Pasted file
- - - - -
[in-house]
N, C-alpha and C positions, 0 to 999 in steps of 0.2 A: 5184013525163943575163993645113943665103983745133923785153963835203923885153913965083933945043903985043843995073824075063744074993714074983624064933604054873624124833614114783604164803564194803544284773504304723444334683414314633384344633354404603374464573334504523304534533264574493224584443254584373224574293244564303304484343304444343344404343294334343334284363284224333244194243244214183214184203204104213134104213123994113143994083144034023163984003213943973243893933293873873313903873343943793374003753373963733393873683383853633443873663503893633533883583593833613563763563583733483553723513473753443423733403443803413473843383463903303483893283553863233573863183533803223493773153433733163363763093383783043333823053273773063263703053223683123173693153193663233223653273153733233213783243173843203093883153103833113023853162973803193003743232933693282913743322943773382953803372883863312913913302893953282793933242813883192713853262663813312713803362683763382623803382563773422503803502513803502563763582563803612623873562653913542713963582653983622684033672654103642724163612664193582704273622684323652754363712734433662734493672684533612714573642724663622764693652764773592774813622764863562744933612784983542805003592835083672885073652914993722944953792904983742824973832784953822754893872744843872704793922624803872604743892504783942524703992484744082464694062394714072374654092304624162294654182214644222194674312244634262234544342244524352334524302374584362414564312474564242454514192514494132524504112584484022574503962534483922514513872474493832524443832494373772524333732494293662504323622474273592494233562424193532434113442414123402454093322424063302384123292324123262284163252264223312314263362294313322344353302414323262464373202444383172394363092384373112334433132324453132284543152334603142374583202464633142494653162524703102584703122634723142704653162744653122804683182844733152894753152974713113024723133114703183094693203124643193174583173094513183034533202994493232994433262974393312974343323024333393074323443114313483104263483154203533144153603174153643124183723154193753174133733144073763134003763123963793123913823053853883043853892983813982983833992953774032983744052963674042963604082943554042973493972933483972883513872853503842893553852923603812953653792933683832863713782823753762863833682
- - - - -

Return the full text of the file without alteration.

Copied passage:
[in-house]
N, C-alpha and C positions, 0 to 999 in steps of 0.2 A: 5184013525163943575163993645113943665103983745133923785153963835203923885153913965083933945043903985043843995073824075063744074993714074983624064933604054873624124833614114783604164803564194803544284773504304723444334683414314633384344633354404603374464573334504523304534533264574493224584443254584373224574293244564303304484343304444343344404343294334343334284363284224333244194243244214183214184203204104213134104213123994113143994083144034023163984003213943973243893933293873873313903873343943793374003753373963733393873683383853633443873663503893633533883583593833613563763563583733483553723513473753443423733403443803413473843383463903303483893283553863233573863183533803223493773153433733163363763093383783043333823053273773063263703053223683123173693153193663233223653273153733233213783243173843203093883153103833113023853162973803193003743232933693282913743322943773382953803372883863312913913302893953282793933242813883192713853262663813312713803362683763382623803382563773422503803502513803502563763582563803612623873562653913542713963582653983622684033672654103642724163612664193582704273622684323652754363712734433662734493672684533612714573642724663622764693652764773592774813622764863562744933612784983542805003592835083672885073652914993722944953792904983742824973832784953822754893872744843872704793922624803872604743892504783942524703992484744082464694062394714072374654092304624162294654182214644222194674312244634262234544342244524352334524302374584362414564312474564242454514192514494132524504112584484022574503962534483922514513872474493832524443832494373772524333732494293662504323622474273592494233562424193532434113442414123402454093322424063302384123292324123262284163252264223312314263362294313322344353302414323262464373202444383172394363092384373112334433132324453132284543152334603142374583202464633142494653162524703102584703122634723142704653162744653122804683182844733152894753152974713113024723133114703183094693203124643193174583173094513183034533202994493232994433262974393312974343323024333393074323443114313483104263483154203533144153603174153643124183723154193753174133733144073763134003763123963793123913823053853883043853892983813982983833992953774032983744052963674042963604082943554042973493972933483972883513872853503842893553852923603812953653792933683832863713782823753762863833682